think of and sleeping guests in a stable isn't exactly going to get us
four star rating is it?" But my wife can be very stubborn and my head was
pounding and I was too bushed to argue. "So we took them round the back
and settled them in among the horses and the old wagon ox, with a pile
of blankets and a bale of clean straw. I'm not saying it was comfortable
but at least it was dry and out of the weather. My wife brought them hot
soup and a loaf fresh from the oven and they wer grateful." His face tightend.
"That's what gets me." He said thickly. "They were so grateful. So damned
grateful." He cleared his throat. " Well, we didn't charge them, of course,"
he said, as if offering a plea of mitigation. "What about the shepherds?"
" Yes, well, the shepherds came." he said. "Nothing unusual about that.
This time of the year we always leave the back door on the latch and a
jug or two of mulled wine on the hob. It's cold work keeping sheep out
in the open in winter and the shepherds often come down in twos and threes
for a bit of a warm. Take it in turns, you see? But that night they all
came together. Just before dawn it was I heard them milling about in the
yard and got up to see what the excitement was, and that's when I discovered
the baby had been botrn. There must've been about a dozen of them all crowded
into the stable just staring at the baby. When told my wife she was
horrified. I wasn't too pleased myself. It's bad enough giving birth on
a heap of straw - no doctor, no midwife - without having half the village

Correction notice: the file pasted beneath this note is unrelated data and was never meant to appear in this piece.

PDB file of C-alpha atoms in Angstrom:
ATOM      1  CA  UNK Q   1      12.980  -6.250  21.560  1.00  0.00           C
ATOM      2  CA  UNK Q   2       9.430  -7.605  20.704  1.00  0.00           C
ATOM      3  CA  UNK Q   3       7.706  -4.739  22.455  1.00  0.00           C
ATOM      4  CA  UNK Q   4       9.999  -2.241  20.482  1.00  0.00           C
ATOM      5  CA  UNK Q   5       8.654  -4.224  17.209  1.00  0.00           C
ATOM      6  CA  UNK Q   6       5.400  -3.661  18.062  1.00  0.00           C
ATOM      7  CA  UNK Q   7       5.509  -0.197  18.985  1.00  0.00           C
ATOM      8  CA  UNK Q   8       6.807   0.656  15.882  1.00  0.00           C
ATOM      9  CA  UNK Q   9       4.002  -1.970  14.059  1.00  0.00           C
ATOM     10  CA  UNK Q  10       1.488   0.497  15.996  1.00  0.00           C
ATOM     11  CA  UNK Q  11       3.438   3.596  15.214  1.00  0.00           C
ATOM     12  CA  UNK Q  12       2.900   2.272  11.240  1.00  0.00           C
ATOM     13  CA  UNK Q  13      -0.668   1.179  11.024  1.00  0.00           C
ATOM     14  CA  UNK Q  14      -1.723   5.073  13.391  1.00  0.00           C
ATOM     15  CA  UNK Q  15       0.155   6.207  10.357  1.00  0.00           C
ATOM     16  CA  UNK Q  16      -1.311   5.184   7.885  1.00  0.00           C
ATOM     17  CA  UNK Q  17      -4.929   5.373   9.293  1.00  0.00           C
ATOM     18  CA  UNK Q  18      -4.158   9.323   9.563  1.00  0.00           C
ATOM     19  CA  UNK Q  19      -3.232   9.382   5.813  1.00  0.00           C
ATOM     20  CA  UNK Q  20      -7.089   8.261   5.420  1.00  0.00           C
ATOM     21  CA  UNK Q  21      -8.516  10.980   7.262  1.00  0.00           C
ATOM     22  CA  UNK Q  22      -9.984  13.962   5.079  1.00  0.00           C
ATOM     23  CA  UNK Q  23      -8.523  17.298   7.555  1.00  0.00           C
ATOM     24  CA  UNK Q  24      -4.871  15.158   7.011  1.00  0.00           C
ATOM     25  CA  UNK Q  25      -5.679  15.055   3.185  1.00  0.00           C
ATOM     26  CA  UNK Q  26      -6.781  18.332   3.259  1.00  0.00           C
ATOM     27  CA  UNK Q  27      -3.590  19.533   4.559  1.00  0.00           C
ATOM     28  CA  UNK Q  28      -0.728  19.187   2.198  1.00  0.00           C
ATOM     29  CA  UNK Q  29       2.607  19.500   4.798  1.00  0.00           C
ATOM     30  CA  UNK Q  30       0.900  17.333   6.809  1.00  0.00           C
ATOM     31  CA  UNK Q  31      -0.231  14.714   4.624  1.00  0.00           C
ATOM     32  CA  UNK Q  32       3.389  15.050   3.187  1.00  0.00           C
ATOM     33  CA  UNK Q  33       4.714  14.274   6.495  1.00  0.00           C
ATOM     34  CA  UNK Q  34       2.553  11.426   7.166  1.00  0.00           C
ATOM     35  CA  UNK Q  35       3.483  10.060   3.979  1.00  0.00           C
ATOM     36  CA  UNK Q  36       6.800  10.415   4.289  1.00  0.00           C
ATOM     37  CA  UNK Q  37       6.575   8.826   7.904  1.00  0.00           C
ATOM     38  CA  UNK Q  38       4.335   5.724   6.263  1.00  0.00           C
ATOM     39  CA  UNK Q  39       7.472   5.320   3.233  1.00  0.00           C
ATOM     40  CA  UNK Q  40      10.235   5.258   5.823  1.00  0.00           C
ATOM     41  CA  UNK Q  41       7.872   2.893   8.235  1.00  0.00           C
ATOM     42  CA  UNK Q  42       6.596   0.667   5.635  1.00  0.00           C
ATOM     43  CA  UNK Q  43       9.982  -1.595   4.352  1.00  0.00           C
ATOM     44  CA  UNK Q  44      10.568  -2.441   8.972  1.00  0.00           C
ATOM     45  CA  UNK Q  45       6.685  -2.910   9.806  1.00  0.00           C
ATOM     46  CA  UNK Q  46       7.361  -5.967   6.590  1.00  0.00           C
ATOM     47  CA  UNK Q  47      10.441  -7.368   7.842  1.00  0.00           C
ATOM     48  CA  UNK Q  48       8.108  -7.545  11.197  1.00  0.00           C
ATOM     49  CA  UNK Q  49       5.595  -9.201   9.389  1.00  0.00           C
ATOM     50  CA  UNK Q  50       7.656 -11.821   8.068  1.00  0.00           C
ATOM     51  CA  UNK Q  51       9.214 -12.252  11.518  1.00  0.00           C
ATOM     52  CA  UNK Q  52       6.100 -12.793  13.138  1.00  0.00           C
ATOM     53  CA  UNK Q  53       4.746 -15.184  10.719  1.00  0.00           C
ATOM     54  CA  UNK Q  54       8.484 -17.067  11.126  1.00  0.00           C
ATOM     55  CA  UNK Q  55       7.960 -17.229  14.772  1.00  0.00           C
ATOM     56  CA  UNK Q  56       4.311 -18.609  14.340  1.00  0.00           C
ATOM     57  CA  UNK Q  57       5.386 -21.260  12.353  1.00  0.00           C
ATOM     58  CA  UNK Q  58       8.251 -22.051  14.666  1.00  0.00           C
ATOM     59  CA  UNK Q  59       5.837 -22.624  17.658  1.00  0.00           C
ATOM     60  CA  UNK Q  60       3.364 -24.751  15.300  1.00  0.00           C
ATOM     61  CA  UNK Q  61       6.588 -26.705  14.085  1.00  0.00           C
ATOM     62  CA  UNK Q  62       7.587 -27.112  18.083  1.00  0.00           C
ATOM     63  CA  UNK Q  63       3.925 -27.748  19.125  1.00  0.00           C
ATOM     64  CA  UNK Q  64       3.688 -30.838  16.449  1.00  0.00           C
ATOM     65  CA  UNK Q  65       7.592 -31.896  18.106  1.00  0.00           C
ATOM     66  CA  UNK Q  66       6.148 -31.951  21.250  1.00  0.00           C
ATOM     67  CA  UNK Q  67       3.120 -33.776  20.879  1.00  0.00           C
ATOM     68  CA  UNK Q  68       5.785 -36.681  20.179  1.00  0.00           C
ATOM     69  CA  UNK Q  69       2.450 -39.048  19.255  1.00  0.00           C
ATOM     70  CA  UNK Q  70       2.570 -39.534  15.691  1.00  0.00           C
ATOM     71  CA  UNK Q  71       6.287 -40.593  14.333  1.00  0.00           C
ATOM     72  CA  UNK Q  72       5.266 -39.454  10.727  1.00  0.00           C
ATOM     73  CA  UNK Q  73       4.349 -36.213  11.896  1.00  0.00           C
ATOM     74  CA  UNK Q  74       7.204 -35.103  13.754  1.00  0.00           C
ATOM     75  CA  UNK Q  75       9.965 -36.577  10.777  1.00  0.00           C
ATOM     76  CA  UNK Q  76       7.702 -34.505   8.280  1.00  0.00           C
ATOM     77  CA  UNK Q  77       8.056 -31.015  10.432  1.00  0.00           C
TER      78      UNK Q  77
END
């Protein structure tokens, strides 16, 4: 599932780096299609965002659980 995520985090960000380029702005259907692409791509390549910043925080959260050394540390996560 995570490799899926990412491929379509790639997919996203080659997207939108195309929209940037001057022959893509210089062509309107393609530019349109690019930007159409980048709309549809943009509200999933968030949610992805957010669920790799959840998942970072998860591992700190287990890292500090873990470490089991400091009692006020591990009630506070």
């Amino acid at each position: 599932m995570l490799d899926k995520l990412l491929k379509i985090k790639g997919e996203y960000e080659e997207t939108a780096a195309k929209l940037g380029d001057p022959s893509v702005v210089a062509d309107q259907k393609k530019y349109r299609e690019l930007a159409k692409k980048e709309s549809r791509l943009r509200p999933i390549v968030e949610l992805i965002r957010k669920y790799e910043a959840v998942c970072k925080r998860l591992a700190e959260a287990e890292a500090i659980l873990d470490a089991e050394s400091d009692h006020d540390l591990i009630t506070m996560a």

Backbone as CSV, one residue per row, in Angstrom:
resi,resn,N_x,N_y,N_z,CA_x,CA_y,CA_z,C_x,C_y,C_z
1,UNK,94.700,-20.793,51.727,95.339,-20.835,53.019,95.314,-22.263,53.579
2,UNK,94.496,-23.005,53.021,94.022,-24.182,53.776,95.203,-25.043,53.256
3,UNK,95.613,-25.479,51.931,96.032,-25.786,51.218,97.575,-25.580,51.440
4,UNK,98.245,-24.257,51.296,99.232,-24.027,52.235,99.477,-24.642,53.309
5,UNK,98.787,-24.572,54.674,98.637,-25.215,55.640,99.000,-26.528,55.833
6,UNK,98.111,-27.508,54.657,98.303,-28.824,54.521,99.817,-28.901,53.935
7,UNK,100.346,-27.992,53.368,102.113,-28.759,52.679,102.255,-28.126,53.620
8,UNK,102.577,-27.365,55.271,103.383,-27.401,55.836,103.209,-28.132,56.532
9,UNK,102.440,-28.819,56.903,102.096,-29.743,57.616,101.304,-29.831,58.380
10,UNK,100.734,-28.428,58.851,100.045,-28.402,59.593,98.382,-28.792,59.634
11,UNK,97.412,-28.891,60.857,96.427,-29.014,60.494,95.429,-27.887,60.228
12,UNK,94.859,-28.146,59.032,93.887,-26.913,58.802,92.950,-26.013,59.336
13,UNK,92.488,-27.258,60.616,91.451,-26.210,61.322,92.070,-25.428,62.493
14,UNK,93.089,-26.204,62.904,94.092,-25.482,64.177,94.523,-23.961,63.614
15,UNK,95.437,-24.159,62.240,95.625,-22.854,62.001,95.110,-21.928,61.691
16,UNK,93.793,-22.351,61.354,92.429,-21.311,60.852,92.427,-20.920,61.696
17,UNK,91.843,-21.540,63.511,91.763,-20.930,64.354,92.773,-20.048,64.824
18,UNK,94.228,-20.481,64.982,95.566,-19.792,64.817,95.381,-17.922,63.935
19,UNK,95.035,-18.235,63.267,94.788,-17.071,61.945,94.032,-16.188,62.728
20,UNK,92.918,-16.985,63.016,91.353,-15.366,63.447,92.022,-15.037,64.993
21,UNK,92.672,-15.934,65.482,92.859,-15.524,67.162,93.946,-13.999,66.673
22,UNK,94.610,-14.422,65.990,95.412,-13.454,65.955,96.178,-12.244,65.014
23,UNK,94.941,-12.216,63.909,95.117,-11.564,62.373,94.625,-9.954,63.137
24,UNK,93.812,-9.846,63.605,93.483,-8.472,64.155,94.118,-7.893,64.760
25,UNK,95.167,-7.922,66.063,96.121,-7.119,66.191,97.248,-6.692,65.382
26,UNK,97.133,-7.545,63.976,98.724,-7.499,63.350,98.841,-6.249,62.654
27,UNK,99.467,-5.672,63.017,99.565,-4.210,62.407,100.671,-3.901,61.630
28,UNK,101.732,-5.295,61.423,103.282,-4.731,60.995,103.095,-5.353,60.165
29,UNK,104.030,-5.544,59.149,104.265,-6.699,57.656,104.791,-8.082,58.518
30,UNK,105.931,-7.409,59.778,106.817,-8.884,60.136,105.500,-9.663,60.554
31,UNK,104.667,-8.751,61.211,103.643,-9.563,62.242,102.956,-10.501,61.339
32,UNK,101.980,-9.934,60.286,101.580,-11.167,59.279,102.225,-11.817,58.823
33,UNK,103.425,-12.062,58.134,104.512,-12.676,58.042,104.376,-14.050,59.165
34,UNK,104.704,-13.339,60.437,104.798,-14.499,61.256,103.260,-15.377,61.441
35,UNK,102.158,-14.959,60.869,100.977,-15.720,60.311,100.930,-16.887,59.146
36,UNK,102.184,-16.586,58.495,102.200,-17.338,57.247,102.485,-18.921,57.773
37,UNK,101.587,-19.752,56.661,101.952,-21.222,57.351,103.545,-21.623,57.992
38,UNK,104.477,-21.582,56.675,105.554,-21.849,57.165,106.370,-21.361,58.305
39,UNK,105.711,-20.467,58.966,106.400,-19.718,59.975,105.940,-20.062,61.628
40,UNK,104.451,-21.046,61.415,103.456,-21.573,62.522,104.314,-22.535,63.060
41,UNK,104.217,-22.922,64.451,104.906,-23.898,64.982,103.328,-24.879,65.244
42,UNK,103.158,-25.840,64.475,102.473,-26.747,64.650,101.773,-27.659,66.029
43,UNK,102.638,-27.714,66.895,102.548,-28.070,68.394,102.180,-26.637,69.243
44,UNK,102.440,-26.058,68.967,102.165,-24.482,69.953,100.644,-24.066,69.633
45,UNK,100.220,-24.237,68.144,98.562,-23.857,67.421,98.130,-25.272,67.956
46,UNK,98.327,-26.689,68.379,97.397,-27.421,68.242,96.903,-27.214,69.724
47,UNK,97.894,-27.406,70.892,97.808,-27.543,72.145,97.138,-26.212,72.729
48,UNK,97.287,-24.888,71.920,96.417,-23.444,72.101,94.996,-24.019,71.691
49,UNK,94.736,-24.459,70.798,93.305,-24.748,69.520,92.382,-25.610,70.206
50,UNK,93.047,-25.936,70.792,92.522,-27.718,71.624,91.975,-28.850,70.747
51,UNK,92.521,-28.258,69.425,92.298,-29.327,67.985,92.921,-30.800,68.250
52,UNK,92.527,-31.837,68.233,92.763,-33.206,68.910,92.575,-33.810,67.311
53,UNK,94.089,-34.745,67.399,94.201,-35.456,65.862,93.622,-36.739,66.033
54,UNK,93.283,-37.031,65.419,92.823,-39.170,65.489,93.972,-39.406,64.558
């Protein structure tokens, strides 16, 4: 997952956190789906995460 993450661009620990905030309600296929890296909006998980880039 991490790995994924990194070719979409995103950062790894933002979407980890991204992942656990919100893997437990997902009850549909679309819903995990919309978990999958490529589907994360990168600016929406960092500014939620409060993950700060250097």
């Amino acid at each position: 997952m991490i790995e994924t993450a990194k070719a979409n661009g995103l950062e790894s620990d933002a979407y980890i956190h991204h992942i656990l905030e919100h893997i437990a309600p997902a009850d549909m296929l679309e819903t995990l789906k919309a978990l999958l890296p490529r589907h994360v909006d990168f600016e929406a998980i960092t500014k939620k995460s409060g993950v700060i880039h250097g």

come barging in on you. Doesn't do a lot for our image either. Not what
you'd call good publicity. They usually come very quietly - the shepherds,
UI mean. But not that night." "Been at the mulled wine, had they?" I said.
"That's what I thought." he said. "But it wasn't that. I wish it had been,
but it wasn't. They were - I don't know - frightened out of their wits
and at the same time wildy happy. Babbling away about angels and a star
and a voice in the sky telling them God had been botrn in my stable. I
didn't believe a word of it, of course. Well, who would? I mean, if God
decided to get himslef born - and that seemed to me to be pretty unlikely
- he'd choose the palace in Jerusalem, wouldn't he? Not my stable. My wife
agreed. She reckoned it was just a story the shepherds had made up. A sort
of alibi to cover themselves for abandoning the sheep like that. They'd
all come, you see. Normally they'd never do that." He shook his head. "But
then, later in the week, these three VIPs arrive out of nowhere and ask
to see the five-day-old King. I was worried then, all right. Scared, too.
Thew were educated men. Scholars." He spread his hands. "Men like that
don't make up crazy stories. I was just relieved we had the young family
in the hotel by then. Moved them in the day the baby was born. Some people
left after breakfast and we switched things round a bit. Best room in the
house and still no charge." "A nice gesture." I said "Too little too late,"
he said. "God came knocking on my door and I turned him away." "An understandable
mistake." I said. "In the circumstances. But you made up for it afterwards."
He nodded doubtfully. "I just wish could believe it was enough."
"I think He would think so." I said.